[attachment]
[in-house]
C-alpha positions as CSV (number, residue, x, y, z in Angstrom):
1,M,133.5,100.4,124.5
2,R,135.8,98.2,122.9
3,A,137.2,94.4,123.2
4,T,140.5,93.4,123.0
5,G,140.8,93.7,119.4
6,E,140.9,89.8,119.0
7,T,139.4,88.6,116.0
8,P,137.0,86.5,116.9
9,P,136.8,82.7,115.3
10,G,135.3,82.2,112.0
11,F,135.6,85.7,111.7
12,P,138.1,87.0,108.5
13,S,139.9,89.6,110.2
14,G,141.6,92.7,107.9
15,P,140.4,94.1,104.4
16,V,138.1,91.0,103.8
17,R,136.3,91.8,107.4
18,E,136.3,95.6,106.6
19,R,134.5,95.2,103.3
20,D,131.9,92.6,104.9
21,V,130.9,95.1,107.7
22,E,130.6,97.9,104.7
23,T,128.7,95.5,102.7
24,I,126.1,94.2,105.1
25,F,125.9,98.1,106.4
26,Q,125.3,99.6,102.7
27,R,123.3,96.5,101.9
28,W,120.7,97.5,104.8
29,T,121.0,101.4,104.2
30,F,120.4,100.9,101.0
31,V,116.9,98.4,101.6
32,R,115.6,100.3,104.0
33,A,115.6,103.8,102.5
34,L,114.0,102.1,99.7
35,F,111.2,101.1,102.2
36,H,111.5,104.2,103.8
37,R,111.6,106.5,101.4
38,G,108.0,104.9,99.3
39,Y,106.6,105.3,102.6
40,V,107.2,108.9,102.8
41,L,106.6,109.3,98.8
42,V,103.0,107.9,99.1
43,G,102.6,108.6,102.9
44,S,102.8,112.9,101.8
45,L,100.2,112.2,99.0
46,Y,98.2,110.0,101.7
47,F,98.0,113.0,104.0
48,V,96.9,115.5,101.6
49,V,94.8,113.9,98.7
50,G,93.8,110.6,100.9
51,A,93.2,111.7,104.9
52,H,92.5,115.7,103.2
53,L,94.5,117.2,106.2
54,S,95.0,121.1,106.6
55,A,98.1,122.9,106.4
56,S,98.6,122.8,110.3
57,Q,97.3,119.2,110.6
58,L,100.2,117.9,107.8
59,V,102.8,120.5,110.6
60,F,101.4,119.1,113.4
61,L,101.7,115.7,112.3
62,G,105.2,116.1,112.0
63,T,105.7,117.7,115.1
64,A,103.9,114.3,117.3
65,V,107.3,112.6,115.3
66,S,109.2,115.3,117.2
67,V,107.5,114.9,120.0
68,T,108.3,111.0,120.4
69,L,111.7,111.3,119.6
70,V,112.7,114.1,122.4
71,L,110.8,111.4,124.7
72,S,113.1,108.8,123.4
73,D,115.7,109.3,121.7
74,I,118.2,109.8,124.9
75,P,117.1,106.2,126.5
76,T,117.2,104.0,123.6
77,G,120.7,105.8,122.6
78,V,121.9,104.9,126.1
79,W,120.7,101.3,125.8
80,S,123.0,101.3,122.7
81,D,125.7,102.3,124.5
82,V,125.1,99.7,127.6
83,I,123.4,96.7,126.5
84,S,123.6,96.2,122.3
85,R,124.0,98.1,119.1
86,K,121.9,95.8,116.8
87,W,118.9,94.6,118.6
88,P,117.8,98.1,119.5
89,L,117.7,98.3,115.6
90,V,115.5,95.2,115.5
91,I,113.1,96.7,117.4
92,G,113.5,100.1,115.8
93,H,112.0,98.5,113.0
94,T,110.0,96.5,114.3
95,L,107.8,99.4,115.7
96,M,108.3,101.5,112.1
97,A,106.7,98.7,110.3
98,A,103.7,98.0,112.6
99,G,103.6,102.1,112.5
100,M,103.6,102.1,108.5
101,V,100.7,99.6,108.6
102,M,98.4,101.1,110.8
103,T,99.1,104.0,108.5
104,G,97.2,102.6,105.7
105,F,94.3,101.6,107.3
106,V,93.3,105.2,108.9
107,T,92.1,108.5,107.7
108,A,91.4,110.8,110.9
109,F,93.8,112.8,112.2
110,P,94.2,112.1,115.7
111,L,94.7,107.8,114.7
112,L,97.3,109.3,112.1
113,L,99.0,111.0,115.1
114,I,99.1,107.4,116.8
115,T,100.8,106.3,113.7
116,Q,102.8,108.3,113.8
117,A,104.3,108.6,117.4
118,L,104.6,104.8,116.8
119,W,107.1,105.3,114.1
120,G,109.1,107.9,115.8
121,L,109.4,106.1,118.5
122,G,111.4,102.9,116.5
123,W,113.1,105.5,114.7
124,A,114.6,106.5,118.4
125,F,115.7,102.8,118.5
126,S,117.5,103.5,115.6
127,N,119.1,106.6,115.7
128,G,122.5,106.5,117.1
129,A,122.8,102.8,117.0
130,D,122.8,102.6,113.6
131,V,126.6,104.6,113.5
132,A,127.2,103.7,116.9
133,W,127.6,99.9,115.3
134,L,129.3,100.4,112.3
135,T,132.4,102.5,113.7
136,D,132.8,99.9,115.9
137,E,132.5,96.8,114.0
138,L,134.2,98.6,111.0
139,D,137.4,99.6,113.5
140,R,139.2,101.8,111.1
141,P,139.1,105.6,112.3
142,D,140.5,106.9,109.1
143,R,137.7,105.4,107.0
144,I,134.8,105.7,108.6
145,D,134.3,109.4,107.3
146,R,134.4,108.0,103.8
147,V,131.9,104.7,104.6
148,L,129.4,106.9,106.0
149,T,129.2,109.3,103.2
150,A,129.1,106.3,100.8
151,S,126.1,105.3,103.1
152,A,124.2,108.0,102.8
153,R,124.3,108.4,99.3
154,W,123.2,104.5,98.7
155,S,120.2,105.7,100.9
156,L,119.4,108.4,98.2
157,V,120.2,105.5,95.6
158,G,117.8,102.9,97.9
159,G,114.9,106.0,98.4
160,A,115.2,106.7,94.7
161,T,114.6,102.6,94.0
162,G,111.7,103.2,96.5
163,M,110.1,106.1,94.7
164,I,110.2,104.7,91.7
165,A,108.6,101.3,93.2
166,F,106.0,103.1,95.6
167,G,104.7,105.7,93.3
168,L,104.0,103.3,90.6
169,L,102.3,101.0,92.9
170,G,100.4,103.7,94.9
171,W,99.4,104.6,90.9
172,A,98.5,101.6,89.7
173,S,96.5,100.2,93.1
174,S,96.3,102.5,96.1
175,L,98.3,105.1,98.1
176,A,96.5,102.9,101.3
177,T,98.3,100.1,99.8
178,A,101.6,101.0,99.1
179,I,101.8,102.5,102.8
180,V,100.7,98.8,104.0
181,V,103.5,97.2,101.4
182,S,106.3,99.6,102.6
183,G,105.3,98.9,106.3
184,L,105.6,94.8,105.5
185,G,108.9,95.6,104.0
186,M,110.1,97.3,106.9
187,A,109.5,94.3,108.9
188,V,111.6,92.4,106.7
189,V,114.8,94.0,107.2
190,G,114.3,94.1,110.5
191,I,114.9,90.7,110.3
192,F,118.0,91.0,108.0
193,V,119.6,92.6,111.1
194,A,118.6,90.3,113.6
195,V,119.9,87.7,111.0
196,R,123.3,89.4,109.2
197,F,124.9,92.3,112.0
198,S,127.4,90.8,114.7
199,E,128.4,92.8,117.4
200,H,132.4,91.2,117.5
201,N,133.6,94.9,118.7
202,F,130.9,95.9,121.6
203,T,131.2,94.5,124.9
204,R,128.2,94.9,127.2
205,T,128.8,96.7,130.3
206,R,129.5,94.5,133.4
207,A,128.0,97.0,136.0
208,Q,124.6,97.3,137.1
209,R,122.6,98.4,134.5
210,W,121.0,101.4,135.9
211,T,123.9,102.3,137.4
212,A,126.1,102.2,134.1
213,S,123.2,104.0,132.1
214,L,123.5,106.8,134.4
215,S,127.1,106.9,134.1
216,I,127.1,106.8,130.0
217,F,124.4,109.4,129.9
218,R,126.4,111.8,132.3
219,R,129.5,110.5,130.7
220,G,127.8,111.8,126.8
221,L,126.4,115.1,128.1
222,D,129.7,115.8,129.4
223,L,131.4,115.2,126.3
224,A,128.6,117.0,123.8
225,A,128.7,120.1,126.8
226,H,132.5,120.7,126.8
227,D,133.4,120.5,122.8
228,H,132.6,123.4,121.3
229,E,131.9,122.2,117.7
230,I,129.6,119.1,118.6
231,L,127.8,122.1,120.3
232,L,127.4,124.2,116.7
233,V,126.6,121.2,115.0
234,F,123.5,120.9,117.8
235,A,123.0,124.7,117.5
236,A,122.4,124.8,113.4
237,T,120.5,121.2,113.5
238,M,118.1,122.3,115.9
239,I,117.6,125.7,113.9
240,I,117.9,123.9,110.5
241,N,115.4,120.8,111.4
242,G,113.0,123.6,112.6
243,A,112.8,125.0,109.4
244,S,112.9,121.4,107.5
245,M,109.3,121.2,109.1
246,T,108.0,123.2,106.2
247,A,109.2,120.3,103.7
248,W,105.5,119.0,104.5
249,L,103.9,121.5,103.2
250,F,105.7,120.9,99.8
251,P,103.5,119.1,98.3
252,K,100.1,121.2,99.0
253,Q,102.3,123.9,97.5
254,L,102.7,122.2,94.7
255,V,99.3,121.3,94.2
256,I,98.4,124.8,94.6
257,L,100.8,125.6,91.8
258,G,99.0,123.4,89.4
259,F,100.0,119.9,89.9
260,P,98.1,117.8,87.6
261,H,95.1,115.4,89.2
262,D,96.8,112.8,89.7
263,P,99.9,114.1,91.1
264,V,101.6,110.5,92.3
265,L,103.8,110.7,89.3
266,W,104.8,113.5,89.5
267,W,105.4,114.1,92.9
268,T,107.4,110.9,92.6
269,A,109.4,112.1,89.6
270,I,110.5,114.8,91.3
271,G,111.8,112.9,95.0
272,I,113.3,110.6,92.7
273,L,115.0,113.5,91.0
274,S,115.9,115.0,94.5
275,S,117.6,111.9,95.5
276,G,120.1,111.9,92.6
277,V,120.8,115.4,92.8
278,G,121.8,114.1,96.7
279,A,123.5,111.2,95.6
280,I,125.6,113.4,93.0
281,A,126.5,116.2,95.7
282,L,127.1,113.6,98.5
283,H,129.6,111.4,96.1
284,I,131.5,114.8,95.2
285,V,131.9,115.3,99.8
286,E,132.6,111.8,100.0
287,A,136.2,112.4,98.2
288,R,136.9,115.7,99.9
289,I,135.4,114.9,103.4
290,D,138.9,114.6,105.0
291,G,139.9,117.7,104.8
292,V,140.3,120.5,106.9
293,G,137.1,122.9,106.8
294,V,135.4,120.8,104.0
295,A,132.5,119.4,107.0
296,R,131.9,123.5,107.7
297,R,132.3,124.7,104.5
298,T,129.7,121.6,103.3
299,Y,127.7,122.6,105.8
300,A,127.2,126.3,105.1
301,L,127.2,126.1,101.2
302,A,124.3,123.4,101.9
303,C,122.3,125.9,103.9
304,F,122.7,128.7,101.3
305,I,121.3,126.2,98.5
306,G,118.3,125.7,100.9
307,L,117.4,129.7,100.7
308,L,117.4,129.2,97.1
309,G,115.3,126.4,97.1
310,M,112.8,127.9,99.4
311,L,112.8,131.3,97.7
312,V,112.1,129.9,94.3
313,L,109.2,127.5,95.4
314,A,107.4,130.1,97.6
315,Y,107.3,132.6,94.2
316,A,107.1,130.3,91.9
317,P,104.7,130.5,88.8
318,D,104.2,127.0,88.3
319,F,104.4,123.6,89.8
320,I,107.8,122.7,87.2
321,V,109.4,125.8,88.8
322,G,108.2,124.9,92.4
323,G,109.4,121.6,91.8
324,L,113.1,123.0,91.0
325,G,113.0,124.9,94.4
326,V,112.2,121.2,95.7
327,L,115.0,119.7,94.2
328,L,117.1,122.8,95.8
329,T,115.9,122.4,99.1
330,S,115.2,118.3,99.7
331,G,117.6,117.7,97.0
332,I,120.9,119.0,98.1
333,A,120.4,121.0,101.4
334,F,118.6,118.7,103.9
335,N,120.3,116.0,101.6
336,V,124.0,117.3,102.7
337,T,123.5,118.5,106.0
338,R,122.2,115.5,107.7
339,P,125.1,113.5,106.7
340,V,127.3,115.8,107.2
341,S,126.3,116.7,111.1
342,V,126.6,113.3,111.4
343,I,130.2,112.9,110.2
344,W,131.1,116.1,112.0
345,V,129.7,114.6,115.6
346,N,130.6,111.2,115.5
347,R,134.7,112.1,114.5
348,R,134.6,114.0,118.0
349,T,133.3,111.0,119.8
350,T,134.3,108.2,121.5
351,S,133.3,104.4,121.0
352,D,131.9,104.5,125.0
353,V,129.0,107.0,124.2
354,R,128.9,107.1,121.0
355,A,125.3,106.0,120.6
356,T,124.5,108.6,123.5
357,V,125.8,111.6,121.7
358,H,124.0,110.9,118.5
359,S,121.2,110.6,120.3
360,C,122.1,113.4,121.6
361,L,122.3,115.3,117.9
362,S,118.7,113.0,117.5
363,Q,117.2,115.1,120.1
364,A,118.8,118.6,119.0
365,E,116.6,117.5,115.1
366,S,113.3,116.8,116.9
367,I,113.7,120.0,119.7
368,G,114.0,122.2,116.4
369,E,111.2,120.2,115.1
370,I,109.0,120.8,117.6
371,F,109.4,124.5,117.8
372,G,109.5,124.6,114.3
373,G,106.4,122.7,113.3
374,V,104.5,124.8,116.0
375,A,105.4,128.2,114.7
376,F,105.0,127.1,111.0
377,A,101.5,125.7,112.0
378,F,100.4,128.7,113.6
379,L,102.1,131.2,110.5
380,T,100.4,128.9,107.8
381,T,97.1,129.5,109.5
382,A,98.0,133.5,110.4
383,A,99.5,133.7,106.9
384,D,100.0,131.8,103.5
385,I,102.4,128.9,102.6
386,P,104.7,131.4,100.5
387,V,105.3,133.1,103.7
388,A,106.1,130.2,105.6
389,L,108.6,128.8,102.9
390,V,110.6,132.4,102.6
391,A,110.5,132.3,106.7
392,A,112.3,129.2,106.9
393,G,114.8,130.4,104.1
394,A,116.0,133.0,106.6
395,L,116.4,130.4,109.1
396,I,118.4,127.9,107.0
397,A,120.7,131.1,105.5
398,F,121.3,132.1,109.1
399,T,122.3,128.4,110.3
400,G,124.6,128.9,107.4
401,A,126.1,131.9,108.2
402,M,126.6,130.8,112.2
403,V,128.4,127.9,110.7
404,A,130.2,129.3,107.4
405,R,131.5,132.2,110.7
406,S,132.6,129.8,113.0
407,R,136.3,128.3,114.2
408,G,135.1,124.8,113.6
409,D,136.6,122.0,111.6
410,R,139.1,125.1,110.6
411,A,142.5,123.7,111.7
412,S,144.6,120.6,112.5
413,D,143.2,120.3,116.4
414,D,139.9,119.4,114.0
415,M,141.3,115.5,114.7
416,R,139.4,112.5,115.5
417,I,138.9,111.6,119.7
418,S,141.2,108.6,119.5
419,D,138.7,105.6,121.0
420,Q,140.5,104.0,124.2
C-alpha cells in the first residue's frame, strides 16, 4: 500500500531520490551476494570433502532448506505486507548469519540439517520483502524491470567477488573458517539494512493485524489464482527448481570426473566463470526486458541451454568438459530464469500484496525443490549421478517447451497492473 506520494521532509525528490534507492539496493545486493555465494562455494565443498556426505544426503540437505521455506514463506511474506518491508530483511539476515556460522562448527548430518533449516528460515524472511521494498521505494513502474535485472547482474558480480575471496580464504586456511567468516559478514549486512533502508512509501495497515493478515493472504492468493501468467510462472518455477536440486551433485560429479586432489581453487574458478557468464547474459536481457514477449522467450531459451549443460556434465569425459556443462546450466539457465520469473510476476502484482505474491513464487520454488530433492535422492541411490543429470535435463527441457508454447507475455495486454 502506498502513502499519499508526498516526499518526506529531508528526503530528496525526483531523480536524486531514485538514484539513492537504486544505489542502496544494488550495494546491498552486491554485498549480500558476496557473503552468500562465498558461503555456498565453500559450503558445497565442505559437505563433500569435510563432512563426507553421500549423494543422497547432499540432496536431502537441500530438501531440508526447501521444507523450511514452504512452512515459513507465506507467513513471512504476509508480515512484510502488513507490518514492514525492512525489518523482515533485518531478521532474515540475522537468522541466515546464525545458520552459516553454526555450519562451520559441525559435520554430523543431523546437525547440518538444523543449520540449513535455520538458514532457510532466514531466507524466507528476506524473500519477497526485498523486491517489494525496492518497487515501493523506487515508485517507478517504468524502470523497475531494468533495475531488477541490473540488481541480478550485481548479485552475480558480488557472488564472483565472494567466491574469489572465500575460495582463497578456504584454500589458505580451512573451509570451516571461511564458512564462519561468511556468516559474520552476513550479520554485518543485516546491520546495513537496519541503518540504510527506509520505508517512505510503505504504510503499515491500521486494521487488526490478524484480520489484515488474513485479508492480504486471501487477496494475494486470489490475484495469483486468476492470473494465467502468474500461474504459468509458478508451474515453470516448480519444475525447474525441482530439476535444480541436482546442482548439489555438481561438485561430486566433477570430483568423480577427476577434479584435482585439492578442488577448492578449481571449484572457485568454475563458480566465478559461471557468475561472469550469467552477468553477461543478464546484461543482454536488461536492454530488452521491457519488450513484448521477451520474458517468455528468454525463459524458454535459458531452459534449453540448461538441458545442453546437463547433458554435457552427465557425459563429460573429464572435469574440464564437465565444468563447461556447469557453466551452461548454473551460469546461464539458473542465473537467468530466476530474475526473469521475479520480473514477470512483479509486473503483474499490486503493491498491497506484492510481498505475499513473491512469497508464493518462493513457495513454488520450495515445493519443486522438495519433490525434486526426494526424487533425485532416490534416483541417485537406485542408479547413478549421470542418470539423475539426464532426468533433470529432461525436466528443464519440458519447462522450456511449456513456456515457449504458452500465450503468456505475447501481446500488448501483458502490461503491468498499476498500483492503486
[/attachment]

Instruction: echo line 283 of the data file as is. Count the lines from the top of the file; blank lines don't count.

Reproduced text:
281,A,126.5,116.2,95.7